After reading "Again" by Randy Hale, I felt that we have both gone through the same life-changing medical course: she, breast cancer; me, primary lateral sclerosis that for several years had the potential to morph into ALS. Hale identifies the steely core that arises when battling a potentially life-threatening illness. Battle-hardened, we both now know what it is to shudder when our deepest thoughts bump into our innate mortality, bald-faced and unapologetic. I’m guessing that Ms. Hale, like me, has awakened in the middle of the night with some new pain or feeling that brings another front in the war into the imagination, and coldness into that night. Now, like old soldiers, we both know that we are up to the challenge of life-threatening health conditions. Not a “Bring-It-On” response, but a quiet resolve to enter the fray with head held high, knowing that there is a fair chance we will overcome the adversary. Kudos to Randy Hale for revealing how soon we can grow skin thick enough to handle the mortal medical challenges that life throws at us, how soon we can learn to forego the angst and tears in favor of a good night’s sleep.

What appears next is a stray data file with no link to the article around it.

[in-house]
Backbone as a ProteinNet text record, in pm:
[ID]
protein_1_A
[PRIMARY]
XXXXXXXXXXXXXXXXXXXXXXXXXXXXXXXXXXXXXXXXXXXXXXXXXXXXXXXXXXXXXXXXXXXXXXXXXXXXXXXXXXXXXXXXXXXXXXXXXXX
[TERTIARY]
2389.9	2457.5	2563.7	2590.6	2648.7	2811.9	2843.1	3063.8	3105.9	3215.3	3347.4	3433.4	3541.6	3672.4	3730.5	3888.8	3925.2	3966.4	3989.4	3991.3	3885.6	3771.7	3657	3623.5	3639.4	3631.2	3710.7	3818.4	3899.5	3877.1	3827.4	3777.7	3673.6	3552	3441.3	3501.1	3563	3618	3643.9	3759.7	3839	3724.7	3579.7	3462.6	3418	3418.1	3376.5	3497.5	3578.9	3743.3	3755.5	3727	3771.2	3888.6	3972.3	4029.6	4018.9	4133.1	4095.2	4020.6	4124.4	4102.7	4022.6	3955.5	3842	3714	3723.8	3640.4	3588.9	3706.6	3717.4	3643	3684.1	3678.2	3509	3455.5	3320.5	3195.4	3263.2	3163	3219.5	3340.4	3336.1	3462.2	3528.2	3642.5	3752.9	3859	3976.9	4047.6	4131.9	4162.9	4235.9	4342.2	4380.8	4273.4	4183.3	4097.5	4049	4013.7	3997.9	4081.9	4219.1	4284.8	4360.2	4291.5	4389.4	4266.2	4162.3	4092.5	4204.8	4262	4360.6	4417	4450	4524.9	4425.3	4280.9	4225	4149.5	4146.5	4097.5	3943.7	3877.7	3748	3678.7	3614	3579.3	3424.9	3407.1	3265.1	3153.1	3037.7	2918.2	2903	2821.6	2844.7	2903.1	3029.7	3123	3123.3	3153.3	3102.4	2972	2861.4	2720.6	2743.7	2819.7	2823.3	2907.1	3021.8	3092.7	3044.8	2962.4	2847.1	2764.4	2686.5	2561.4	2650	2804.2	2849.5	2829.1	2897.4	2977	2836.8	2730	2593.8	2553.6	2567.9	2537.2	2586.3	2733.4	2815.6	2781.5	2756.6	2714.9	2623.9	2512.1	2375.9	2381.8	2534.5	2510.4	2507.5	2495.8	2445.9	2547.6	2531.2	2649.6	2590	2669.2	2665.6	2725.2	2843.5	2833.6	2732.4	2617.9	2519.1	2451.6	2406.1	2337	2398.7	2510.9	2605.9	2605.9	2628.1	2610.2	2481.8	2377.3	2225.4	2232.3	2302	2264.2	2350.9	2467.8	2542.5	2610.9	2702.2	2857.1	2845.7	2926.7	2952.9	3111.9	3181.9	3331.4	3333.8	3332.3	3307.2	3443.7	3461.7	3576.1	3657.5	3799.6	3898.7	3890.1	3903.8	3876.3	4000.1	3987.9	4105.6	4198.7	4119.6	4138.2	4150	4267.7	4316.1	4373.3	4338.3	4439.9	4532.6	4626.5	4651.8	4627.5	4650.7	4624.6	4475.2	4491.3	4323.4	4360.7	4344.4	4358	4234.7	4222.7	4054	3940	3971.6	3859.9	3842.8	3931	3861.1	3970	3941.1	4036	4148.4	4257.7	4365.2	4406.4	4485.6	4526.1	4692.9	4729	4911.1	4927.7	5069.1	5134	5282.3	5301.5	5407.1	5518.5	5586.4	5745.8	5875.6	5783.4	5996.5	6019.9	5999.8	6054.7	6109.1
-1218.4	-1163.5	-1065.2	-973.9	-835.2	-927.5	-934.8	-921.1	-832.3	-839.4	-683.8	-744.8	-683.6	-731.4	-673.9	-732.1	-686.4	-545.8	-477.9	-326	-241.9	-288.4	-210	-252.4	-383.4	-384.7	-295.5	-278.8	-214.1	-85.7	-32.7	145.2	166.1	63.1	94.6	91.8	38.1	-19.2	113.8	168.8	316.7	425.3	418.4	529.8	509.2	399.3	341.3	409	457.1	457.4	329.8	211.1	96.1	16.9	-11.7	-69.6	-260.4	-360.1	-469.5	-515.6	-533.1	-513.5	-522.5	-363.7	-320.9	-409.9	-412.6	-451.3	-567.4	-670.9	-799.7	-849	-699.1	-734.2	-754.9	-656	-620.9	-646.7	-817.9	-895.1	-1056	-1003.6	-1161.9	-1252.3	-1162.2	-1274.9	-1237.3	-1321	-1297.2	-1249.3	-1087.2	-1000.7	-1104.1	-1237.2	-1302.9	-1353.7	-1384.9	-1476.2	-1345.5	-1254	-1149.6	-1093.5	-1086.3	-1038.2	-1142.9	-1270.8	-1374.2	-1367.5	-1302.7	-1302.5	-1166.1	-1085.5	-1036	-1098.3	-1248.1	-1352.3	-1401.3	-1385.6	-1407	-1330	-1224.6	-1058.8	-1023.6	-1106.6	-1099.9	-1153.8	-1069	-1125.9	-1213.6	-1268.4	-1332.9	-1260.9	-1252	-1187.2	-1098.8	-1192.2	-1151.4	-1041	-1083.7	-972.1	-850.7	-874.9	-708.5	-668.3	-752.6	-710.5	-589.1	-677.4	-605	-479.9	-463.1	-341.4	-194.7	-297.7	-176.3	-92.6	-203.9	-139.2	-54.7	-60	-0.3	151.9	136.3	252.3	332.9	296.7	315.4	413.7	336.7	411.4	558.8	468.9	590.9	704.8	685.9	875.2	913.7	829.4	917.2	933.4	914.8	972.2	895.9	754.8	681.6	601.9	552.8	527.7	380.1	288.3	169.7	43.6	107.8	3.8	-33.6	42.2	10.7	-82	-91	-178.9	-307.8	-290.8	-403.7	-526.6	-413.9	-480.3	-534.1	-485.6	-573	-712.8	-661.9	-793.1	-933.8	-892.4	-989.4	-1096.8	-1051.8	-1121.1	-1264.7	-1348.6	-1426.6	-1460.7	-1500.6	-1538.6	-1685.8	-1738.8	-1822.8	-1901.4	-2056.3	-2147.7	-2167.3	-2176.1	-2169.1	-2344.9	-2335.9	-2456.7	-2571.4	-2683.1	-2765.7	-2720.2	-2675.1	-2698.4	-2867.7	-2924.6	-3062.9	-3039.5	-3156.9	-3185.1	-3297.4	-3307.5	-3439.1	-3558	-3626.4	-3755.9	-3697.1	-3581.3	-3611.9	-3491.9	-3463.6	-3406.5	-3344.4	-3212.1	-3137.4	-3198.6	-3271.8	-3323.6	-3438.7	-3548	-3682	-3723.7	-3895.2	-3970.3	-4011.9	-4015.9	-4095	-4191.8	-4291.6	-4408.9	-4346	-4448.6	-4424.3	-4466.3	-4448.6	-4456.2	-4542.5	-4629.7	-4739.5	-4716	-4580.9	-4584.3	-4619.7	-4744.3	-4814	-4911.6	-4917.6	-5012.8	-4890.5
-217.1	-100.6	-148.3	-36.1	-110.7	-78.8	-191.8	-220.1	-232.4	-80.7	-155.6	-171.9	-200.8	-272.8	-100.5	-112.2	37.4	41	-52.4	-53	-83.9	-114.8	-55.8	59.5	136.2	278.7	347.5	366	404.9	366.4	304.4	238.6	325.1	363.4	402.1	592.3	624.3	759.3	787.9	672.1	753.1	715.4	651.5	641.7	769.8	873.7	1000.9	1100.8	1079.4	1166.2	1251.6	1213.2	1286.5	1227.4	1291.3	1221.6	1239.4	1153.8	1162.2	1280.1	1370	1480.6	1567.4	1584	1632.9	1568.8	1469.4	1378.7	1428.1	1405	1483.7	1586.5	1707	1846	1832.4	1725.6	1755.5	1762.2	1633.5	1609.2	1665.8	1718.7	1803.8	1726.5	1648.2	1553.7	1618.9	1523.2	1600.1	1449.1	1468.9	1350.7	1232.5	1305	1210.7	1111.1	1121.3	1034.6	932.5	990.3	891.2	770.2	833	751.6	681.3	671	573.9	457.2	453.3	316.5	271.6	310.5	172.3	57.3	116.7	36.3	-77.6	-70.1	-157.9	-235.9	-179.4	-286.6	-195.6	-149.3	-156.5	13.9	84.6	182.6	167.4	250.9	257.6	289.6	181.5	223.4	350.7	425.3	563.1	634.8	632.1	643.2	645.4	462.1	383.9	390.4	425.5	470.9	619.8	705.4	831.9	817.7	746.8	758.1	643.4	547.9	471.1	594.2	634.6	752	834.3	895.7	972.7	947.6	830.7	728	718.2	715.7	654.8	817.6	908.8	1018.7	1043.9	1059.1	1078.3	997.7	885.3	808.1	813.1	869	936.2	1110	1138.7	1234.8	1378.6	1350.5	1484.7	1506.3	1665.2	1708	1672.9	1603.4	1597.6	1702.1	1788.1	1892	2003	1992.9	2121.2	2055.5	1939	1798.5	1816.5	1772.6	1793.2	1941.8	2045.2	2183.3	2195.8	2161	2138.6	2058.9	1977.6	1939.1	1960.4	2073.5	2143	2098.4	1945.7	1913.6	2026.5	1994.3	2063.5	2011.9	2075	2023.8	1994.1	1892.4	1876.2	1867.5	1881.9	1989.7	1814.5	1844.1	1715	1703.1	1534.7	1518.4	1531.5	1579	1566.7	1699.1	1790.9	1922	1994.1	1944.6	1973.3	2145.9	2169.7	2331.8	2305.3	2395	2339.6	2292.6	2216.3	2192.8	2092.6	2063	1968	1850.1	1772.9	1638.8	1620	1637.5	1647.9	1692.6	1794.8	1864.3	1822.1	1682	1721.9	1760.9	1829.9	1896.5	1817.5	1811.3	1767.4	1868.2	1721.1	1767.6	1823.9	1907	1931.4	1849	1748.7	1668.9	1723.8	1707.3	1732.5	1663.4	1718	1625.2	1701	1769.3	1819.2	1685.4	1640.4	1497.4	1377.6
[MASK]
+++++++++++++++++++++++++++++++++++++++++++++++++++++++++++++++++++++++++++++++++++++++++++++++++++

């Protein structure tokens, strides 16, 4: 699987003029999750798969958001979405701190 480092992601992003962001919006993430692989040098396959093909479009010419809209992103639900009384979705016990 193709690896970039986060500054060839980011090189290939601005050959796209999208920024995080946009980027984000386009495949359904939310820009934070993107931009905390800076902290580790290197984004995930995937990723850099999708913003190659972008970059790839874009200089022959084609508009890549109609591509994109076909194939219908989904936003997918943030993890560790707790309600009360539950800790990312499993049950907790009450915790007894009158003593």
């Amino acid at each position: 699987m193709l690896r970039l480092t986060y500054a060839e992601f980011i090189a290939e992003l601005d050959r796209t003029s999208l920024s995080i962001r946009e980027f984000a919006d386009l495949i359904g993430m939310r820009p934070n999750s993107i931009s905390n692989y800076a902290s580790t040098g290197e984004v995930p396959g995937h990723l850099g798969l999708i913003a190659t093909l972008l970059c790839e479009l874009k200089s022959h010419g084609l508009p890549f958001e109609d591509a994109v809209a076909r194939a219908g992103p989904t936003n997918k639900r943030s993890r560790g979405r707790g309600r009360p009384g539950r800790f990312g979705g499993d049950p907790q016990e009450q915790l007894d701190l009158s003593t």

Michael Fredrick Geisser writes in Warren, Rhode Island, in the tiny enclave of Touisset that overlooks the Kickemuit River. He lives there with his wife, Anna, and their wonder Westy, Kosmo. Geisser writes non-fiction, fiction, and personal essays. His work has been published in Intima: A Journal of Narrative Medicine, Sliver of Stone, Monkeybicycle, the Journal of Microliterature, Flash Fiction Magazine, the Grub Street Daily, and the book, Befriending Death: Over 100 Essays on Living and Dying.
© 2015 Intima: A Journal of Narrative Medicine